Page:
Grad School Capstone - Haptic Interactions

Grad School Capstone - Haptic Interactions

Last updated: 06-11-2020

Spring 2020 - Capstone Project Execution Quarter

After pivoting to adjust to the unfolding COVID-19 University of Washington and Washington state guidelines, our team is still focused on prototyping and testing of haptic builds. Check back later for details on project progress. The project is complete!

I was in a team of four Human Centered Design & Engineering masters students focused on applying the human-centered design process to our final project.

Project Description: Using an experimental and discursive approach, our project broadens the understanding of touch-based interactions in computing to include sensory stimuli such as temperature, vibration, weight, texture, and form factor. Over the course of our project, we developed a design language and framework for haptic, tactile design. The prototypes we built are an exploration of these guiding principles and insights, with different textures, vibration patterns, temperatures, input, and output sensors to create touch-based experiences. Through exploring our design framework and our prototypes as an example of application, we hope to inspire others to incorporate touch-based interaction in their design approach and reimagine this new haptic computing experience.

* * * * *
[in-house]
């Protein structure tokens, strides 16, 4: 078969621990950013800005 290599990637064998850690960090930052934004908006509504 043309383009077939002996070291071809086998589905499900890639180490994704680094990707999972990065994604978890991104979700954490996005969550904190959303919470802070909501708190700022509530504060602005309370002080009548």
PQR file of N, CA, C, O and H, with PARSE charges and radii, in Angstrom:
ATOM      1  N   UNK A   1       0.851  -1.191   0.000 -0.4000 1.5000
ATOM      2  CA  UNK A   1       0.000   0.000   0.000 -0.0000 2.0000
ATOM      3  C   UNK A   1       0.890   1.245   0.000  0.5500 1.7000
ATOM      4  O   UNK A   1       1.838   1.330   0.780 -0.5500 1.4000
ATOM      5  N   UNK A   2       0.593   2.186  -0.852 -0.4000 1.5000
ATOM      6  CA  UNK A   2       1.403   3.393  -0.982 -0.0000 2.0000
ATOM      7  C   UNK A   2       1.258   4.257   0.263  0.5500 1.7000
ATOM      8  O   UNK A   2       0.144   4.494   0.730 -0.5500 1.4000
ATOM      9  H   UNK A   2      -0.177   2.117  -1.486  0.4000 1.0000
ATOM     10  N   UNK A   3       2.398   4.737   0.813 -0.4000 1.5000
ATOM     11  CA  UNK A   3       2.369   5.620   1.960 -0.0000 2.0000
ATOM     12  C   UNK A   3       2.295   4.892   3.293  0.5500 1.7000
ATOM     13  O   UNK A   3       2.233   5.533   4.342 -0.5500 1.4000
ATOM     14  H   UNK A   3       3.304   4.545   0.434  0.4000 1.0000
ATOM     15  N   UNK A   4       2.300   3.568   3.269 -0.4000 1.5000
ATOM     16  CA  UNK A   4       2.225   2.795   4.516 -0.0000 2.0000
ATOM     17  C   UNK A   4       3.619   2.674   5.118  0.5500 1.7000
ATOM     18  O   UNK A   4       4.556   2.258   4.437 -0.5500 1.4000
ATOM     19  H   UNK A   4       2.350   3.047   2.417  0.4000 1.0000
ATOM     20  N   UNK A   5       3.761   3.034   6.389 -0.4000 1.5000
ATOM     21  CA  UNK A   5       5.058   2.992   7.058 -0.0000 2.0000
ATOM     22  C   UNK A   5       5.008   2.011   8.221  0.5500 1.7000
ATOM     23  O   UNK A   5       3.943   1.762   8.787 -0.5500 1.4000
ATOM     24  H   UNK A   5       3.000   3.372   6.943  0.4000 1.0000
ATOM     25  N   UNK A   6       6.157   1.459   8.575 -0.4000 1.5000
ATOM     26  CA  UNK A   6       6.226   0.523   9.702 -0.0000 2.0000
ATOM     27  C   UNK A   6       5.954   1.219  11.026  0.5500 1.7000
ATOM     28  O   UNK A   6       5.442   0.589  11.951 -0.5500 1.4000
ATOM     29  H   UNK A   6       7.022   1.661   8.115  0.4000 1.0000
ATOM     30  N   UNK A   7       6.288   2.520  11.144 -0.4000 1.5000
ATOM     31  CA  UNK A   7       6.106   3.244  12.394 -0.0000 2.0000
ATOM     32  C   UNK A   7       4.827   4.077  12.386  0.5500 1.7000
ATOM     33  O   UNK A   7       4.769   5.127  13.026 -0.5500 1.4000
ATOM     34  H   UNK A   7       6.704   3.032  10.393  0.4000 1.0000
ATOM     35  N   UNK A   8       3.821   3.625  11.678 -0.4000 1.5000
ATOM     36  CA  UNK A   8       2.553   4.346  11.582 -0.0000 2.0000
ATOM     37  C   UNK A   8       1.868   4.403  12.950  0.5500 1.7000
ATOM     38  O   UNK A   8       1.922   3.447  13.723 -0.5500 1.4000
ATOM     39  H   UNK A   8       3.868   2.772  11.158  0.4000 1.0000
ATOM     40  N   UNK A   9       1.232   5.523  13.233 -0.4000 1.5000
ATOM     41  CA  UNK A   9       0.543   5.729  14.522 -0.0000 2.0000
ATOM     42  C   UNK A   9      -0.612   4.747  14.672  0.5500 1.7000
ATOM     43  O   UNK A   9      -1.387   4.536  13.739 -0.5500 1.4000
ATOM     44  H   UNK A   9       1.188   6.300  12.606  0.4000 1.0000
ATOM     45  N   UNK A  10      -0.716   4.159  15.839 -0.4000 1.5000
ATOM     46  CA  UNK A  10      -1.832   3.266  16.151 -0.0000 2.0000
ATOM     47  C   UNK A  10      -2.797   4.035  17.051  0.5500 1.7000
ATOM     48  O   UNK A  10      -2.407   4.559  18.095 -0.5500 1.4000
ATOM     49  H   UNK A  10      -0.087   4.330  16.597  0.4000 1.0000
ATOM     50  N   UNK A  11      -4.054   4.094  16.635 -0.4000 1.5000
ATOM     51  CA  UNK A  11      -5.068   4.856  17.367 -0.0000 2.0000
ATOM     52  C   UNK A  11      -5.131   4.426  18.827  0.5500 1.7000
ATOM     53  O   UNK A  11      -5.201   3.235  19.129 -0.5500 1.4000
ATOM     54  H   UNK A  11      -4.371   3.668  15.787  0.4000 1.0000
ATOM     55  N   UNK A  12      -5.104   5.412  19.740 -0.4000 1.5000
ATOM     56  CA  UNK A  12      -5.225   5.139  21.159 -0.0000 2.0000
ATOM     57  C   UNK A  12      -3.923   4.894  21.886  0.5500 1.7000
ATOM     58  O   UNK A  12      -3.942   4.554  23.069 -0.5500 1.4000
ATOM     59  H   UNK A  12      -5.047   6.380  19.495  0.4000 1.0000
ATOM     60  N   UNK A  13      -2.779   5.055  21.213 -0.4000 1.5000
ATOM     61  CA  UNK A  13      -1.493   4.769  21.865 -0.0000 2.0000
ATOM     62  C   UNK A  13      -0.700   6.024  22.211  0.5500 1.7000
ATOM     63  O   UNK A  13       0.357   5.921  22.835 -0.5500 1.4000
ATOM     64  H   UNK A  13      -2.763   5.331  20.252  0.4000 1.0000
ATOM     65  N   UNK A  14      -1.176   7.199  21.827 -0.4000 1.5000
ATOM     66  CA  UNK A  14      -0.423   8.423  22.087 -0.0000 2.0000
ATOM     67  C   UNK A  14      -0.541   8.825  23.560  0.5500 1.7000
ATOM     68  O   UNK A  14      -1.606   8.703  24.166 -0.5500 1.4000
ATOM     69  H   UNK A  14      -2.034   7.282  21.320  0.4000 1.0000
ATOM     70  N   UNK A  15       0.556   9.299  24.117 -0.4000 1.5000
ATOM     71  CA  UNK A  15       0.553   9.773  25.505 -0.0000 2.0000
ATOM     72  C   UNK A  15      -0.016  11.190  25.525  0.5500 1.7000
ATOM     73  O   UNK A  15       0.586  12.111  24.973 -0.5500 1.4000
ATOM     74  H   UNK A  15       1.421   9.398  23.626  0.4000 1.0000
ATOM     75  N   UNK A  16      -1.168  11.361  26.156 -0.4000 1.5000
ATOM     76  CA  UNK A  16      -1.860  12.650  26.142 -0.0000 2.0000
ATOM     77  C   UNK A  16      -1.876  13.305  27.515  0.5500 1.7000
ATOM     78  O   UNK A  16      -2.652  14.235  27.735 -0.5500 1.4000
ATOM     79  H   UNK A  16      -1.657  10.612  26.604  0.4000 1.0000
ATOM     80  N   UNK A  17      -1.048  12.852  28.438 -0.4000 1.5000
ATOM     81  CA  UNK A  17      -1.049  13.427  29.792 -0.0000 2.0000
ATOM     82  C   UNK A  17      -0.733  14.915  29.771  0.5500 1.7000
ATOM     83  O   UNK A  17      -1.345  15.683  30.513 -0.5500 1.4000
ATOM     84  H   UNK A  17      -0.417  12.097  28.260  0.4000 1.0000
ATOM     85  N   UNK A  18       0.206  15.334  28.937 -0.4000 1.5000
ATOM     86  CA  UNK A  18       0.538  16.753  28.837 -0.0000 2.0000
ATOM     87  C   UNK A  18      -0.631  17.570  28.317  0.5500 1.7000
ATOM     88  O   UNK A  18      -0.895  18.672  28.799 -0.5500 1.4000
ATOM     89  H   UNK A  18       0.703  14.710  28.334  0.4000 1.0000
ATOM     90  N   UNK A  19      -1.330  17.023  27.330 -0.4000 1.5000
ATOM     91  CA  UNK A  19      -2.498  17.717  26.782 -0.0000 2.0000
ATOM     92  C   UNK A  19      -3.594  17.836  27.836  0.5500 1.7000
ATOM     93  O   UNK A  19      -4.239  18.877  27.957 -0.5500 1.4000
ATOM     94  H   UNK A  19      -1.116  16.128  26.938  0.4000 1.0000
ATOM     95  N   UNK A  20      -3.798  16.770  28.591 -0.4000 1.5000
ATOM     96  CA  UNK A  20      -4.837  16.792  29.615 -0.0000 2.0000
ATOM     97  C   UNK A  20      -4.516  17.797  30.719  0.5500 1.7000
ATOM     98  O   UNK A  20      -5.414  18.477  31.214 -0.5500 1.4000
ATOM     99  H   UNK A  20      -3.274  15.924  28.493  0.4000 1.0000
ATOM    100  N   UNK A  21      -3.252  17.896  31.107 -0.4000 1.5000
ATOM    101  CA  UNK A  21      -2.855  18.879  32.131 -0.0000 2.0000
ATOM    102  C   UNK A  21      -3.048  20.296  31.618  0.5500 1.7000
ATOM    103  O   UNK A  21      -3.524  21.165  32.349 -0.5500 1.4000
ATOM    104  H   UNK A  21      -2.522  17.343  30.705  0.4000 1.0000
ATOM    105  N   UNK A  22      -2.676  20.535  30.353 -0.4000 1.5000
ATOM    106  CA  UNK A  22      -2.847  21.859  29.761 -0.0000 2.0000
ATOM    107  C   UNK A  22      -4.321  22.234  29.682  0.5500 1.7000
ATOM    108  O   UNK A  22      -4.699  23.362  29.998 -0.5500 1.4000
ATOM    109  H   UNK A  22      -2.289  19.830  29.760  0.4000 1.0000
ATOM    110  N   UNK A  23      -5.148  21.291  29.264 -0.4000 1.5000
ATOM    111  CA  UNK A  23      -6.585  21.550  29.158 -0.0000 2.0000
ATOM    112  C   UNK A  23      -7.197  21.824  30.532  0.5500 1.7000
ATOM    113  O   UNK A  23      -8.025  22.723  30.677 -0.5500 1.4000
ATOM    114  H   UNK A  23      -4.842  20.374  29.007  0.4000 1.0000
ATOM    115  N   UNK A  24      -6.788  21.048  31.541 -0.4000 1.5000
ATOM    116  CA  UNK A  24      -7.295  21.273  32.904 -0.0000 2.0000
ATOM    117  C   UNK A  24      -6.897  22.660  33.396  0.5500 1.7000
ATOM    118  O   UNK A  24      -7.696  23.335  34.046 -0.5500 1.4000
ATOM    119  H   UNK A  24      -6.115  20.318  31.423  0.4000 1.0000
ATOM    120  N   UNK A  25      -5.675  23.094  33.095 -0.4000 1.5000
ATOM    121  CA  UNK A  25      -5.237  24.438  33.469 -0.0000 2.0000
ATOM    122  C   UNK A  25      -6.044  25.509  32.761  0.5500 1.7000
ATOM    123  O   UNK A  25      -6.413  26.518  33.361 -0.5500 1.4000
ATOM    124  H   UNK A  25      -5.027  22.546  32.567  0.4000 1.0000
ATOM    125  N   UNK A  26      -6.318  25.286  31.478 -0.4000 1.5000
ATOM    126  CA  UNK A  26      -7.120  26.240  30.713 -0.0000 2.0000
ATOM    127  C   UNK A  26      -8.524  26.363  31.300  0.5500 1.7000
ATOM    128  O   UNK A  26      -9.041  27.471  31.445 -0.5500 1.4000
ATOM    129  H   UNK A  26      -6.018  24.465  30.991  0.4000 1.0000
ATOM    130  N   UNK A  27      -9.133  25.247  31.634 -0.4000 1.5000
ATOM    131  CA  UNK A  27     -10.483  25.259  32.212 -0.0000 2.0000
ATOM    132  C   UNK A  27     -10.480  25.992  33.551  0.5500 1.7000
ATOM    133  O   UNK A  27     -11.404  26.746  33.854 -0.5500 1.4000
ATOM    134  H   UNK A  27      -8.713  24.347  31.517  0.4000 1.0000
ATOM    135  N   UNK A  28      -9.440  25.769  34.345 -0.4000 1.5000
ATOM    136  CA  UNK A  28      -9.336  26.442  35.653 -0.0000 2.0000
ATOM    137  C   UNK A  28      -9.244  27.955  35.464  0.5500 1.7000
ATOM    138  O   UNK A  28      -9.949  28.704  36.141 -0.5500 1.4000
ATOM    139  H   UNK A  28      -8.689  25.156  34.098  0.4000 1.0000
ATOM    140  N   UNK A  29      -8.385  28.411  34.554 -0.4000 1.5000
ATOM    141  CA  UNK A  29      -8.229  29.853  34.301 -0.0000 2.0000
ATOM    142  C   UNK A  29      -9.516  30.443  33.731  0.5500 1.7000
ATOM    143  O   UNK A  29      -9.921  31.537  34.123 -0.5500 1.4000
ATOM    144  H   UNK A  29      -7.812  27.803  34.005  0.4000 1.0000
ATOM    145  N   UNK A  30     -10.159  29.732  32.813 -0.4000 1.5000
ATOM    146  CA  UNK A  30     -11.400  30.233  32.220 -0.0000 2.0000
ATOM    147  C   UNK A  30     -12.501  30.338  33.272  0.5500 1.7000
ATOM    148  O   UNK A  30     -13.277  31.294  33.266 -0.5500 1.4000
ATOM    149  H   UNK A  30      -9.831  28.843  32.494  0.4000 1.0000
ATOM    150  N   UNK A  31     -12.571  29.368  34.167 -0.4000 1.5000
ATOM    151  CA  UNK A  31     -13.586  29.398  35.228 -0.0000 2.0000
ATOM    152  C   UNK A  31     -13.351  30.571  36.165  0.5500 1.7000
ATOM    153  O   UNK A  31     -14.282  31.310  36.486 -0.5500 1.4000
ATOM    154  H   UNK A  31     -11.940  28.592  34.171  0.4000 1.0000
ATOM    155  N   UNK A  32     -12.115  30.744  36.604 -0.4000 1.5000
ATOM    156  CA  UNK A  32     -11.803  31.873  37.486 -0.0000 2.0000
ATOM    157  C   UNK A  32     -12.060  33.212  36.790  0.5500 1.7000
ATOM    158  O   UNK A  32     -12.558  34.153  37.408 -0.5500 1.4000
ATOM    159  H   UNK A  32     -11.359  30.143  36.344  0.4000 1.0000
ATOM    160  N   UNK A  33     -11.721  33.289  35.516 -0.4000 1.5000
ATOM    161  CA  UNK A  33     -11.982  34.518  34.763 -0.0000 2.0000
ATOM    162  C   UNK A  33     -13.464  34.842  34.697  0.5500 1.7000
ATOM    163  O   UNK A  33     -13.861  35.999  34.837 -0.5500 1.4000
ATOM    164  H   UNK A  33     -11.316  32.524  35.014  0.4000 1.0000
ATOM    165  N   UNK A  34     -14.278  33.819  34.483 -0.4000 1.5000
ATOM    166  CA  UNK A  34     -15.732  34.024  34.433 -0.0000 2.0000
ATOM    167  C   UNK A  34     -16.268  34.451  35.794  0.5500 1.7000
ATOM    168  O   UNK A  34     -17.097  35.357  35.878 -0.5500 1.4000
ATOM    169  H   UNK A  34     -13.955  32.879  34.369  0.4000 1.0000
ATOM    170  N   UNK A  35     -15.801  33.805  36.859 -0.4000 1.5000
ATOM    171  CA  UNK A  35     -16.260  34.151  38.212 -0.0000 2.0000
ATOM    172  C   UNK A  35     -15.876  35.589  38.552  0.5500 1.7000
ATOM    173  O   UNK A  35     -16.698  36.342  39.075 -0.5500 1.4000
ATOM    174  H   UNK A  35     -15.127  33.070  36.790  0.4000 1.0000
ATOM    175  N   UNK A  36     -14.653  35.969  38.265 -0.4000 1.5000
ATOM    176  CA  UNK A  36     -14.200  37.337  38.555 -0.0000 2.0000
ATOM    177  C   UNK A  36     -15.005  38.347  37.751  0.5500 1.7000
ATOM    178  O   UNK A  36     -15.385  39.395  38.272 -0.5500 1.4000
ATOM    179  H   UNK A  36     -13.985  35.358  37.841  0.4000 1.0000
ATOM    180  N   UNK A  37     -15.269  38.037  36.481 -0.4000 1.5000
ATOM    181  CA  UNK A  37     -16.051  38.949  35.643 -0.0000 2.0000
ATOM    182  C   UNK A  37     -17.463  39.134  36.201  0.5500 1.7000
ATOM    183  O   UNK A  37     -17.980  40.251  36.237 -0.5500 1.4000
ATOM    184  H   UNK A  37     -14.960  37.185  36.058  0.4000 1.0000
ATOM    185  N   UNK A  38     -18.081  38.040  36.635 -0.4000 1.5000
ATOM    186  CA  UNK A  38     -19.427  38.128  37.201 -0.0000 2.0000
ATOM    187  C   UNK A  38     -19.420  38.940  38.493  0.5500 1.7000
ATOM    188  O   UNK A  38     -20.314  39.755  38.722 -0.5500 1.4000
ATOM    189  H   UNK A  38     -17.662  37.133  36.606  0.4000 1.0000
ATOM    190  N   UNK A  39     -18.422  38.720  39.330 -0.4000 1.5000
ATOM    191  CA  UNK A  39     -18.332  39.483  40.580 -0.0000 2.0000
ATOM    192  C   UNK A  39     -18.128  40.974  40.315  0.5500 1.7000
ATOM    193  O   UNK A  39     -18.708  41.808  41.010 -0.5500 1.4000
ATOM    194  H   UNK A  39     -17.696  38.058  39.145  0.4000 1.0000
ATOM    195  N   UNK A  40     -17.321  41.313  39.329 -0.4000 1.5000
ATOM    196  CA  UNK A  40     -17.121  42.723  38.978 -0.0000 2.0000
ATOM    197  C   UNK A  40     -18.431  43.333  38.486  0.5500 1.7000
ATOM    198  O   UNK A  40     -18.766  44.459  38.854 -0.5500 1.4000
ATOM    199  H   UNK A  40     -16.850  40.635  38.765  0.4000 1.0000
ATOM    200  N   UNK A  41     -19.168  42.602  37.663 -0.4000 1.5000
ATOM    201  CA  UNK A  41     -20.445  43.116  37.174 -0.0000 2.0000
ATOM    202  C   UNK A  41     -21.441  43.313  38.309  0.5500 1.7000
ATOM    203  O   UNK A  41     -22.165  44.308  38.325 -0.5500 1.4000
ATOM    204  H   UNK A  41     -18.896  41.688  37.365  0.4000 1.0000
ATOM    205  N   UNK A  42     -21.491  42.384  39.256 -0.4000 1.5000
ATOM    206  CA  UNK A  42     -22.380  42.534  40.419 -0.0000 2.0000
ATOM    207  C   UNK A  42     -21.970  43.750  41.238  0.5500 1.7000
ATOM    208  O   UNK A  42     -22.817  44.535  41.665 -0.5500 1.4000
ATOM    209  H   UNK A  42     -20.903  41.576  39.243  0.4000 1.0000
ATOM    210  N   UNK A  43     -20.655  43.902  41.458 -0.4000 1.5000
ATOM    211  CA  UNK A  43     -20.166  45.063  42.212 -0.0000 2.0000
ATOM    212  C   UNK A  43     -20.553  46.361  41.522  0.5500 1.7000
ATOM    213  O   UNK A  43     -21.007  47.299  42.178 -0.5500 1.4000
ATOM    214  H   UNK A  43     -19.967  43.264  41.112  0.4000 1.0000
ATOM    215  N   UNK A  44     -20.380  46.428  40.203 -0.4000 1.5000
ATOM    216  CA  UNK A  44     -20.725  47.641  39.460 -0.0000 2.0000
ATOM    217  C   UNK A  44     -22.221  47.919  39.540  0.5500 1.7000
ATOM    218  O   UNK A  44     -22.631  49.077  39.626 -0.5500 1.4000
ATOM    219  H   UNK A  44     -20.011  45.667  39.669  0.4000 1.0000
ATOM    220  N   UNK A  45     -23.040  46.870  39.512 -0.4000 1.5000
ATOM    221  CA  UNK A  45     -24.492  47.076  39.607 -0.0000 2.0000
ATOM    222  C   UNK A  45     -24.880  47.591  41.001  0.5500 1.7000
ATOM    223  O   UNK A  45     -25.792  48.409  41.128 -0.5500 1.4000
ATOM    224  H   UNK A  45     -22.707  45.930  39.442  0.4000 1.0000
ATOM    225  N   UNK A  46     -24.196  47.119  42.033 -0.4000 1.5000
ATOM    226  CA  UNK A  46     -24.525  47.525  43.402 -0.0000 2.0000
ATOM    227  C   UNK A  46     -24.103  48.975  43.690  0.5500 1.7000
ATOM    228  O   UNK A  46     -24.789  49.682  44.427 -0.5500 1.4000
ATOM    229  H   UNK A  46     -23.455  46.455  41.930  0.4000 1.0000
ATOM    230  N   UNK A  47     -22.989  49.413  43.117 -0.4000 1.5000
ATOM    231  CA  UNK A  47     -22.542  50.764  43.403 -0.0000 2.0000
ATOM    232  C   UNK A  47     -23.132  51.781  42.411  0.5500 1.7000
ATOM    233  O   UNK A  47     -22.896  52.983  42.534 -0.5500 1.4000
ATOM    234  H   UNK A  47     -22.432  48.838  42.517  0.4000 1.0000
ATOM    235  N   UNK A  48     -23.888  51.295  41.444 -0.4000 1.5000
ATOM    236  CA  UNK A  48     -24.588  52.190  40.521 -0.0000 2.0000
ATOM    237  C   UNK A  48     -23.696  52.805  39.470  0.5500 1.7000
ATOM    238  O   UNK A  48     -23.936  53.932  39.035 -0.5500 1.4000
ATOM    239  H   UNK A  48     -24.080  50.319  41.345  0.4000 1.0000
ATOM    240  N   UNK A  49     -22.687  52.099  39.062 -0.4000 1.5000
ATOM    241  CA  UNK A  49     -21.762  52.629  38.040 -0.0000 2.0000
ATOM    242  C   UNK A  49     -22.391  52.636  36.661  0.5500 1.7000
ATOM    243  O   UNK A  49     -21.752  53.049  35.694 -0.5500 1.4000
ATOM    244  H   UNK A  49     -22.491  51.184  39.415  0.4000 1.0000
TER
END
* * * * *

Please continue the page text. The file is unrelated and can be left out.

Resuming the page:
Winter 2020 - Capstone Planning Quarter

Our team formed based on mutual interest in physical prototyping of e-textiles and exploring haptic feedback to reduce stress.

At the end of winter quarter, we submitted a capstone proposal document. Download our capstone proposal document here.

Our executive summary: Our project is largely exploratory and will explore haptic interactions with e-textile technology such as conductive fabric, thread and sewable microcontrollers. We are planning an initial co-design workshop to immerse our users in co-designing prototypes. We will have various electronic components, sensors, and soft goods at the workshop, informed by our literature review and formative research. For prototype form factors, we plan to sew our own low fidelity beanbag soft goods such as a neck pillow, an arm band, large huggable beanbag, and small handheld beanbag. We chose beanbags because we can sew them ourselves and fill them with sensors and different materials and adapt them to many different form factors. After the co-design workshop, we plan to build, test, and iterate higher fidelity prototypes with the goal of using qualitative and quantitative evaluation through further testing to explore the effects on stress. We plan on having our physical prototypes with storyboards on display at the capstone open house.